Figure 4: Left: The disk covering the atoms of molecule B seen by an atom in molecule A expands with increasing lateral height fr of the “vision cone”. Right: The aperture of the vision cone becomes smaller when molecule B is not planar but bent.

The maximum interaction energy is proportional to the size of the CZ at the equilibrium geometry of the complex. Any decrease in the size of the CZ brought about by increasing the distance between the interacting molecules reduces the interaction energy and reduces the adhesive forces in the complex. The change in the interaction energy, and therefore the magnitude of the adhesive forces, is proportional to the changing part of the CZ where the pair distances rIJ increase and the adhesion energy decreases; this is the reduced contact zone [44], see Figure 5.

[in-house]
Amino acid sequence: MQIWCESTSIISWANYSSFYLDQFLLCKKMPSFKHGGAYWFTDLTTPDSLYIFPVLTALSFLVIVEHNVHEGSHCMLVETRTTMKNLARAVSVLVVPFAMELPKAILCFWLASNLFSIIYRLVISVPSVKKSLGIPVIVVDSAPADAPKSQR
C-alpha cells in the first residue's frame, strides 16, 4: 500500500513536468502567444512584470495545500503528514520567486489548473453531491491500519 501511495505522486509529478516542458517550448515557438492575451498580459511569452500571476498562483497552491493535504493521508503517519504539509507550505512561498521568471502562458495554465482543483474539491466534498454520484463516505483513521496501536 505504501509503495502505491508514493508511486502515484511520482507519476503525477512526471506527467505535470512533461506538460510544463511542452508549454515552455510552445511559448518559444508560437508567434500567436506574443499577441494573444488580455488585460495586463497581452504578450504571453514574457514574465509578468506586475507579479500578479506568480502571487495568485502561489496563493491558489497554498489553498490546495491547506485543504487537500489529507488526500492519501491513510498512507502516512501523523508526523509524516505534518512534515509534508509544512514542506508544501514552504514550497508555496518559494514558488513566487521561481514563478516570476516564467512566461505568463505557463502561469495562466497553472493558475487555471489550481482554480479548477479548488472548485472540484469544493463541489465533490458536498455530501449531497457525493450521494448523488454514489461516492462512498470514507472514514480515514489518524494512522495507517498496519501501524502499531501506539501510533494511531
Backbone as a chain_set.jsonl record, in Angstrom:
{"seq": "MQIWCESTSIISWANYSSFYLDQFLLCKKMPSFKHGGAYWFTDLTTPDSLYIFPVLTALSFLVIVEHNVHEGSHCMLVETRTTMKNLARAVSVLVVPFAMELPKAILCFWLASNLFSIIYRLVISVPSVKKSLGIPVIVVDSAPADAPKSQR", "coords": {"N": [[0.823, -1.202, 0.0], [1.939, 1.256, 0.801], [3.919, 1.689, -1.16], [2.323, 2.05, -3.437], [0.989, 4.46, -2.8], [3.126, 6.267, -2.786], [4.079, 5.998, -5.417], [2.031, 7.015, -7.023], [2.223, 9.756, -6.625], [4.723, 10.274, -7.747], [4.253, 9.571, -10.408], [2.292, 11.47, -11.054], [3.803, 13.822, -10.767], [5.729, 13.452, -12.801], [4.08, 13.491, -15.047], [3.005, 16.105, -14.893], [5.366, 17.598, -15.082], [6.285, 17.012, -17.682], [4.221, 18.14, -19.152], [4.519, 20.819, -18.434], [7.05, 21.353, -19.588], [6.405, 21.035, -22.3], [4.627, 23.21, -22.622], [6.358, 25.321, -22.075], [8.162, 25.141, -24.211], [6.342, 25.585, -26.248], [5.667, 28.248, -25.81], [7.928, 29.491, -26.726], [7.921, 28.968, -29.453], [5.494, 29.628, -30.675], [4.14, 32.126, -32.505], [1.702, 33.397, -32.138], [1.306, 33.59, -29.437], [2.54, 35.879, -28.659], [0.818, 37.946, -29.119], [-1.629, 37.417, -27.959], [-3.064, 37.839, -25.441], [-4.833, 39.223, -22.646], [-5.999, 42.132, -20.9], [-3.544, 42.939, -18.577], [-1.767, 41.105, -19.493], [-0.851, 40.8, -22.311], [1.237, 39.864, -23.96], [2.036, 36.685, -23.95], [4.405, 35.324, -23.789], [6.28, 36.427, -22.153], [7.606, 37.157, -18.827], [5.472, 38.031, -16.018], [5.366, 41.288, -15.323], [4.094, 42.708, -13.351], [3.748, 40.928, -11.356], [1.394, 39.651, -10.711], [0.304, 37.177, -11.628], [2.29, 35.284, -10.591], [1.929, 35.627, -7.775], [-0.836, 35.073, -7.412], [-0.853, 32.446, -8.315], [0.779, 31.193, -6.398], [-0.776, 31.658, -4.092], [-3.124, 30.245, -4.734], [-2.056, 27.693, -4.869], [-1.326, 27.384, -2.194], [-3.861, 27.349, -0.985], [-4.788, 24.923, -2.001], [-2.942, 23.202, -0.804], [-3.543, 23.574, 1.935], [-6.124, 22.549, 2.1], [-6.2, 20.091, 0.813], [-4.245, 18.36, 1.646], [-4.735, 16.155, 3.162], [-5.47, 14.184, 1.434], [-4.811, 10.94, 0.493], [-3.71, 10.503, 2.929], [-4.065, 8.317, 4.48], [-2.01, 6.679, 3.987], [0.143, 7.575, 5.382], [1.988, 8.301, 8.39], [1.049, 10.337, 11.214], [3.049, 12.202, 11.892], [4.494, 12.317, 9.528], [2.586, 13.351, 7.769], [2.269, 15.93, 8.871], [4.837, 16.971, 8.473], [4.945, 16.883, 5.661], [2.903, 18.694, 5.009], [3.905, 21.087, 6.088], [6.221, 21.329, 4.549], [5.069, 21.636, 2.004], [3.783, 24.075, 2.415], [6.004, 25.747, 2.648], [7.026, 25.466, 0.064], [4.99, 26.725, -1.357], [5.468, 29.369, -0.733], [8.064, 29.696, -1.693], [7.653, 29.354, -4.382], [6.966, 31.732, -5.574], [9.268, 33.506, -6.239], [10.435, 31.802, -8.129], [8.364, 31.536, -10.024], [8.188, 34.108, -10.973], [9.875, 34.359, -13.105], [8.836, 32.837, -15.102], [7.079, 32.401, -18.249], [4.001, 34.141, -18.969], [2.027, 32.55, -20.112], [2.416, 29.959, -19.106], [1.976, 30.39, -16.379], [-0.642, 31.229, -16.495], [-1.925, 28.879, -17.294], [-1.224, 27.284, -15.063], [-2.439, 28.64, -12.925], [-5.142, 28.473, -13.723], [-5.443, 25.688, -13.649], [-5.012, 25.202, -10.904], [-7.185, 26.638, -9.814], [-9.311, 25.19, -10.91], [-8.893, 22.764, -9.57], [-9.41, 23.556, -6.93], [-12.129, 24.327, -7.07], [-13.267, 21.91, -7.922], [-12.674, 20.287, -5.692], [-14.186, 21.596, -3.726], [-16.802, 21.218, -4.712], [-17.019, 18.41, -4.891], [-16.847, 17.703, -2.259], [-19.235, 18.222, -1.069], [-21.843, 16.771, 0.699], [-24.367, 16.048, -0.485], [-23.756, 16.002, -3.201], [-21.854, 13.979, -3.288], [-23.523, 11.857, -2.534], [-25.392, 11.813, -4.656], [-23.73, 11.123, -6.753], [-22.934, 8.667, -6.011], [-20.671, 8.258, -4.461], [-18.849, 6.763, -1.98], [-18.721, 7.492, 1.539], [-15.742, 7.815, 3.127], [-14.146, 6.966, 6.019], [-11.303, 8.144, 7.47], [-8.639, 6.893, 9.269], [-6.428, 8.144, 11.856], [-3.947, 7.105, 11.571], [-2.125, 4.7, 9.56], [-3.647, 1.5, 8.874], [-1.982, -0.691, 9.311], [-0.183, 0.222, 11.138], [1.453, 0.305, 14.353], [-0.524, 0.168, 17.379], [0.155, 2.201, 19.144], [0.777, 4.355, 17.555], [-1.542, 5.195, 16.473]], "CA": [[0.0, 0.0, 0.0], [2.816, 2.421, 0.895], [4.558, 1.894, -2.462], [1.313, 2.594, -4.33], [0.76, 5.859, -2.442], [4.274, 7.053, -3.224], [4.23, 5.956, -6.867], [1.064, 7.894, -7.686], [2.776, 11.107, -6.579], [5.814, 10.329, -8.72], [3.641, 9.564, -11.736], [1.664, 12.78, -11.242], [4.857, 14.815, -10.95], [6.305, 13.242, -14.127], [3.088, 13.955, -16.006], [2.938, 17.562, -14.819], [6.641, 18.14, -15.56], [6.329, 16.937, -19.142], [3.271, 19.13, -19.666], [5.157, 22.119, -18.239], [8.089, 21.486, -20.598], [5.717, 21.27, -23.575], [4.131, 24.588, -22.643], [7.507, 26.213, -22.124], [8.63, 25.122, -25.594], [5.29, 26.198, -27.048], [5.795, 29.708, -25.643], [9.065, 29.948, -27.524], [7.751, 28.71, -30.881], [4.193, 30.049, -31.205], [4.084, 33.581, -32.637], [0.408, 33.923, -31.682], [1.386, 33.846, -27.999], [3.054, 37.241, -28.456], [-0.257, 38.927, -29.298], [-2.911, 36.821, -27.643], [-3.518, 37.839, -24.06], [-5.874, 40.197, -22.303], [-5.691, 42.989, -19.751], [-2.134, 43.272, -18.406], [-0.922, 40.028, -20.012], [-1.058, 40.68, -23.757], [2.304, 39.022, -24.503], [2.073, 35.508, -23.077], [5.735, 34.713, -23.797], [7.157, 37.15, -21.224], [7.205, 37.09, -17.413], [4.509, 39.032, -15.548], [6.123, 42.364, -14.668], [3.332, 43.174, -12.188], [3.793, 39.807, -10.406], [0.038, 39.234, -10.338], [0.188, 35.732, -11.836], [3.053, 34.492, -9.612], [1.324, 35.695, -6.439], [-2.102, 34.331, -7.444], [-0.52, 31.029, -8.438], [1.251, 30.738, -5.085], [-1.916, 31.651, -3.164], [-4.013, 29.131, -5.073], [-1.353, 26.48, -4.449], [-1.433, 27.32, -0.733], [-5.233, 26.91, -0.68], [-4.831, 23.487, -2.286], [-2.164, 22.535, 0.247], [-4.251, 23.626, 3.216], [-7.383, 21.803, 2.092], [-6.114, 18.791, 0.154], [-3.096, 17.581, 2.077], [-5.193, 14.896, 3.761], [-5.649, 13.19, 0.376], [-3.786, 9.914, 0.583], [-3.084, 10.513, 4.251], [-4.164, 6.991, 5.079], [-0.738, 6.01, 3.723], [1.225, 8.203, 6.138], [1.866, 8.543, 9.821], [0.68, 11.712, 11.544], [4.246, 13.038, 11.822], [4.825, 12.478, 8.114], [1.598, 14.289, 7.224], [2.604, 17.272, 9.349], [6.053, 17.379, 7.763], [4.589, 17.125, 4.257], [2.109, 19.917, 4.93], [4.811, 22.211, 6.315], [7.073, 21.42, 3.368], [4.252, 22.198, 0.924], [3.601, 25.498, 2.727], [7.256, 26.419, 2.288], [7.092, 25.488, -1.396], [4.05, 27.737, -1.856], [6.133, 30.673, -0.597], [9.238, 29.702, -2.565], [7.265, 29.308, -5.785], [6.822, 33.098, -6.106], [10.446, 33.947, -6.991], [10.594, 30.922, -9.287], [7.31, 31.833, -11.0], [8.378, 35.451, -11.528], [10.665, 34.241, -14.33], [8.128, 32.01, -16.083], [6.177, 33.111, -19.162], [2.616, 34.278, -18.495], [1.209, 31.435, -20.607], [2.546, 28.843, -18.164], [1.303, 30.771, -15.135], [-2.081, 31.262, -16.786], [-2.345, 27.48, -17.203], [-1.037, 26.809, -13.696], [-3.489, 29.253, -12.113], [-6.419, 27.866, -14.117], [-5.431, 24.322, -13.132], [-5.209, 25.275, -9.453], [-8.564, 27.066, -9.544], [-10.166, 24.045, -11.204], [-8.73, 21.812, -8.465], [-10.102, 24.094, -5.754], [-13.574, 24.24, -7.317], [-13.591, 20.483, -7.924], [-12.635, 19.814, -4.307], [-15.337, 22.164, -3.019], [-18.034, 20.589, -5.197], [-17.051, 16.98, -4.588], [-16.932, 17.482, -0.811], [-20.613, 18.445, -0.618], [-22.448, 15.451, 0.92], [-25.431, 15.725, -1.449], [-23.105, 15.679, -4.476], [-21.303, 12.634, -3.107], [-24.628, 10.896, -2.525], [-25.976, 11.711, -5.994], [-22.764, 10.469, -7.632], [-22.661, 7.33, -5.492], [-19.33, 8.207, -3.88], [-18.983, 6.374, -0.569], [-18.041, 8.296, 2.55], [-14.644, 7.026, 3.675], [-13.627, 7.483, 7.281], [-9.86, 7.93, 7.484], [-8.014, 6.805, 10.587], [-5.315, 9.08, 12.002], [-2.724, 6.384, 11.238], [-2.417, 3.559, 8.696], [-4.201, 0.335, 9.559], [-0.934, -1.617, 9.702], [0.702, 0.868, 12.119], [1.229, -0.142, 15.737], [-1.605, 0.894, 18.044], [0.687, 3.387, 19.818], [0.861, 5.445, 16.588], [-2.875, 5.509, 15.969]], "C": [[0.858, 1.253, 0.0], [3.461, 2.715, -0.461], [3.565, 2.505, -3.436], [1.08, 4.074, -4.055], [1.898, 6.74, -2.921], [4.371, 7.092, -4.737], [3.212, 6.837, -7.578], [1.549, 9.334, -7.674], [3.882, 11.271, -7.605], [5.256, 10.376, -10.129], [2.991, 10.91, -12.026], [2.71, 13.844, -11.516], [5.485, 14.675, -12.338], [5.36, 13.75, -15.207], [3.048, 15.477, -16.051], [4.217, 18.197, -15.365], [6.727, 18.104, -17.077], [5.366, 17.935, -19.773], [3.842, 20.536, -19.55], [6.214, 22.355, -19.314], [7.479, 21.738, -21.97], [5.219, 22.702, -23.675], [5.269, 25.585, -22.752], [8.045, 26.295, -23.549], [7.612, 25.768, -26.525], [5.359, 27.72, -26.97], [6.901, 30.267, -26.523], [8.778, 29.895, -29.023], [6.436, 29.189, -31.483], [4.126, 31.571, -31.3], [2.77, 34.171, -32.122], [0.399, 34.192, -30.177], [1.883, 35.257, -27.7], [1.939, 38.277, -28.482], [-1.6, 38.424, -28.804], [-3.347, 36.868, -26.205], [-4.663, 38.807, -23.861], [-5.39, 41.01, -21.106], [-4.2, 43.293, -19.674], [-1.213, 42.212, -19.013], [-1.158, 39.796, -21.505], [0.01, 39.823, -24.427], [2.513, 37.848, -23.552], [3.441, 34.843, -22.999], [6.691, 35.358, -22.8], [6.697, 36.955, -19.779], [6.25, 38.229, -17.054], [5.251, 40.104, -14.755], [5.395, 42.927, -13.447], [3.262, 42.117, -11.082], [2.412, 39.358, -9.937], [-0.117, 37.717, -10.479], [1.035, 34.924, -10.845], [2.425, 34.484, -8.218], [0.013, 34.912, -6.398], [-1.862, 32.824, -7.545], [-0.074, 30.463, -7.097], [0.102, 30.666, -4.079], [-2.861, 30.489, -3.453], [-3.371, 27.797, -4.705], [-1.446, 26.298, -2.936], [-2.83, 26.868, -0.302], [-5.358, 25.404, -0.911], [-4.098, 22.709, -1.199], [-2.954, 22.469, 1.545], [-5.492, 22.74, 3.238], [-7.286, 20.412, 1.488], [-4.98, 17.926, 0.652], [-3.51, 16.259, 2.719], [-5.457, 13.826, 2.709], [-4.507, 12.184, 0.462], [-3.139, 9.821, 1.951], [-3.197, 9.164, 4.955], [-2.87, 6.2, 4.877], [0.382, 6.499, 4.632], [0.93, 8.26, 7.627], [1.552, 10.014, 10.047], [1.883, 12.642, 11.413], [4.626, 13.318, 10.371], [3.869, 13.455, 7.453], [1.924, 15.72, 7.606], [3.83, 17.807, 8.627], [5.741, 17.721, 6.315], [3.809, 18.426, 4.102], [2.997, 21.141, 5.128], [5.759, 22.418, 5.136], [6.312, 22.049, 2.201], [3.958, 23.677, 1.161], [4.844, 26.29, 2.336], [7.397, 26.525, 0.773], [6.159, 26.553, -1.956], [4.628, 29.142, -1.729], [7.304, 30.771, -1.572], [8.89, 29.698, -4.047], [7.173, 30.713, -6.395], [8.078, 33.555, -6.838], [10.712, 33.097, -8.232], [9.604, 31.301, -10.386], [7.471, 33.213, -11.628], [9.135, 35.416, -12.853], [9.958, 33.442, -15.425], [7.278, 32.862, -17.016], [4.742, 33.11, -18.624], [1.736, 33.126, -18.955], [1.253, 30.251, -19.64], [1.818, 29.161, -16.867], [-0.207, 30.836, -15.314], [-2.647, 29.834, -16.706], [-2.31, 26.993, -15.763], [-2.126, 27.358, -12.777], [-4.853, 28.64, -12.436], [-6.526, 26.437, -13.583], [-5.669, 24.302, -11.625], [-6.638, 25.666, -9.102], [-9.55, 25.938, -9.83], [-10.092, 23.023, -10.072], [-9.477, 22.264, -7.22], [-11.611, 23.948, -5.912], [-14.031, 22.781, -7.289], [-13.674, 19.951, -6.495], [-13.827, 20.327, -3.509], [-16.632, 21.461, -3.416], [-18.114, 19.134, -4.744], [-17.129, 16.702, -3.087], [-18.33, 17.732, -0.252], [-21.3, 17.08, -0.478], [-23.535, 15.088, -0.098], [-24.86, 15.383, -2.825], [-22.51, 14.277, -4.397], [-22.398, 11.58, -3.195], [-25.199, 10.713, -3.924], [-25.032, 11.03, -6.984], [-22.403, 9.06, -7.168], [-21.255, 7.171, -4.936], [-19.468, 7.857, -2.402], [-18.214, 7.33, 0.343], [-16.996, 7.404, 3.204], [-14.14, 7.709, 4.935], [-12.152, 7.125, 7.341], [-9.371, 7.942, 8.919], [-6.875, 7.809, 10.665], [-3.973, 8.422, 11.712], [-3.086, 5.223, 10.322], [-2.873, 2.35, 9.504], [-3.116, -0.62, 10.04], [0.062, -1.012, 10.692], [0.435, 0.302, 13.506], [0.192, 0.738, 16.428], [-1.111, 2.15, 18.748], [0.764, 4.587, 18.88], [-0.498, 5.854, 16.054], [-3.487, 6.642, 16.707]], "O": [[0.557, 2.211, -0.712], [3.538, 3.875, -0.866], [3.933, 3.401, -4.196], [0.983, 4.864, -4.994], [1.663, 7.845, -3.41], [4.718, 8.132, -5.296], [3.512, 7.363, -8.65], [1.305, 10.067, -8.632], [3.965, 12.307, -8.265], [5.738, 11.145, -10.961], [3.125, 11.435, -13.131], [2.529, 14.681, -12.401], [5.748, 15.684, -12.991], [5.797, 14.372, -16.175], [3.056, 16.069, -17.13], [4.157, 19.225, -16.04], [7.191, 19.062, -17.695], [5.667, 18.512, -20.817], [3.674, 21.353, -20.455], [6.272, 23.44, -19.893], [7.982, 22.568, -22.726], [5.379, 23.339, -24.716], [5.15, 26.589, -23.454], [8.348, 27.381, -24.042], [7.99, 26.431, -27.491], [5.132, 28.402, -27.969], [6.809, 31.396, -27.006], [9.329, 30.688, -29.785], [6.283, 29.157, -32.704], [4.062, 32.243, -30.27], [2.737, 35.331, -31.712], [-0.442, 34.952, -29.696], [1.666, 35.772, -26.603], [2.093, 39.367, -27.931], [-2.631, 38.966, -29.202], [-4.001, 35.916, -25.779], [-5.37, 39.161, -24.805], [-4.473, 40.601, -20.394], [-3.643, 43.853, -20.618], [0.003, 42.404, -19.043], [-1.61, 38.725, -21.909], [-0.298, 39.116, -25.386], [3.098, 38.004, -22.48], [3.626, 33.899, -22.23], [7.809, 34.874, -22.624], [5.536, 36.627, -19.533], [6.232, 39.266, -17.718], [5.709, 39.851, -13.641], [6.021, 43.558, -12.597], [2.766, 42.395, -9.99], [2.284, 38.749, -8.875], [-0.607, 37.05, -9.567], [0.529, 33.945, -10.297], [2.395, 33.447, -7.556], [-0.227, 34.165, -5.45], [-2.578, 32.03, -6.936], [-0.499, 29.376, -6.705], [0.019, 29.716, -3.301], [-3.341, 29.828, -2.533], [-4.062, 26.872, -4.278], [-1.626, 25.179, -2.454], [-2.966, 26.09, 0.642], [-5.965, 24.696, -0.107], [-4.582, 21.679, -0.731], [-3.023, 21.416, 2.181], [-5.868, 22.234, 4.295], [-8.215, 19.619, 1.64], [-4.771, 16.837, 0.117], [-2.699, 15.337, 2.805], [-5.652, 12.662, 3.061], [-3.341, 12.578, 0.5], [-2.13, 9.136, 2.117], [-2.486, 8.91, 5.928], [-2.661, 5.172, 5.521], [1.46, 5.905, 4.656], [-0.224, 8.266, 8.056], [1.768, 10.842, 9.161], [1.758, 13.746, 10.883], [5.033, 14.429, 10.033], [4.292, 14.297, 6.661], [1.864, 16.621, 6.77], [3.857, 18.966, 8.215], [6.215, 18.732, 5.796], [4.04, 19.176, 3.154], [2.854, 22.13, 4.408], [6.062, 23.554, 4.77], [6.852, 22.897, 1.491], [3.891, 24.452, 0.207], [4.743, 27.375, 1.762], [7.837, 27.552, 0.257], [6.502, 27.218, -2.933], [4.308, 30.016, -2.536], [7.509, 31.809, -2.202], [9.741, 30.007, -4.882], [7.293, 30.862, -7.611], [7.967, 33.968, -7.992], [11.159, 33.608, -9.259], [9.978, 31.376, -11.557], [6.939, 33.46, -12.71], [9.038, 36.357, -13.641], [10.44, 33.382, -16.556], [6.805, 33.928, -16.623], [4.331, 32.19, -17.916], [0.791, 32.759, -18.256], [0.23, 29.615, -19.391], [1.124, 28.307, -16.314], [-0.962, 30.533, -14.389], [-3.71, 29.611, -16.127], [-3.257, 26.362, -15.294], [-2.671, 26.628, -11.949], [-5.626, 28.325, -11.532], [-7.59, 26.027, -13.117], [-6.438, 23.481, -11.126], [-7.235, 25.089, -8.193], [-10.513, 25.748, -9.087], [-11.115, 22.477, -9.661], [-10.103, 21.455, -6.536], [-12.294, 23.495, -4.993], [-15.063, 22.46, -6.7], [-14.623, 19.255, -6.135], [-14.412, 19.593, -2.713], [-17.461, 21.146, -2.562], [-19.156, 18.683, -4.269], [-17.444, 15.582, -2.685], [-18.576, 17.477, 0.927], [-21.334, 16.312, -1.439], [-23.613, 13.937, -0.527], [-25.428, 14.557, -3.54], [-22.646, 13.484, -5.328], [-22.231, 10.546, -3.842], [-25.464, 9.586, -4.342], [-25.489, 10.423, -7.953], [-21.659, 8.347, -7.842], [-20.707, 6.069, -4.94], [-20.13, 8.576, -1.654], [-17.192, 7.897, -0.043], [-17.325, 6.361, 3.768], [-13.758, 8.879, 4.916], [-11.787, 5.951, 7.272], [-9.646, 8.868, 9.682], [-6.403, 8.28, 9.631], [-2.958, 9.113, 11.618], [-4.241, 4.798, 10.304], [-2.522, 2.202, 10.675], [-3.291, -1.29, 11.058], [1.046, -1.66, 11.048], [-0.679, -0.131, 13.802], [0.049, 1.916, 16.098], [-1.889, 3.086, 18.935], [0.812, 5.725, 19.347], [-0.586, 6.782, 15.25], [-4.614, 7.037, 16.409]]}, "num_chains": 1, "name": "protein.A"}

Figure 5: Demonstration of the contact zone and the reduced contact zone of an adsorbate/adsorbent complex with equilibrium distance requ during separation in modes S2 and S3. Left: In separation mode S2, all atom pairs, except the one with the pivot atom, change their distance rIJ. Atom pairs with distances larger than the threshold value 1.5requ (adsorbate atoms encircled in green) do not contribute to the stabilization energy or to the adhesive forces. Non-zero contributions come from atom pairs in the reduced contact zone (adsorbate atoms encircled in red). Right: In separation mode S3, some part of the contact zone remains unchanged (adsorbate atoms encircled in black). These atom pairs contribute most to the stabilization energy, but not at all to the adhesive forces. The atom pairs with distances larger than the threshold value (adsorbate atoms encircled in green) do not contribute to the stabilization. Atom pairs in the reduced contact zone (adsorbate atoms encircled in red) contribute less to the stabilization energy than atom pairs from the (black) contact zone but they are the origin of the change in the adhesive forces.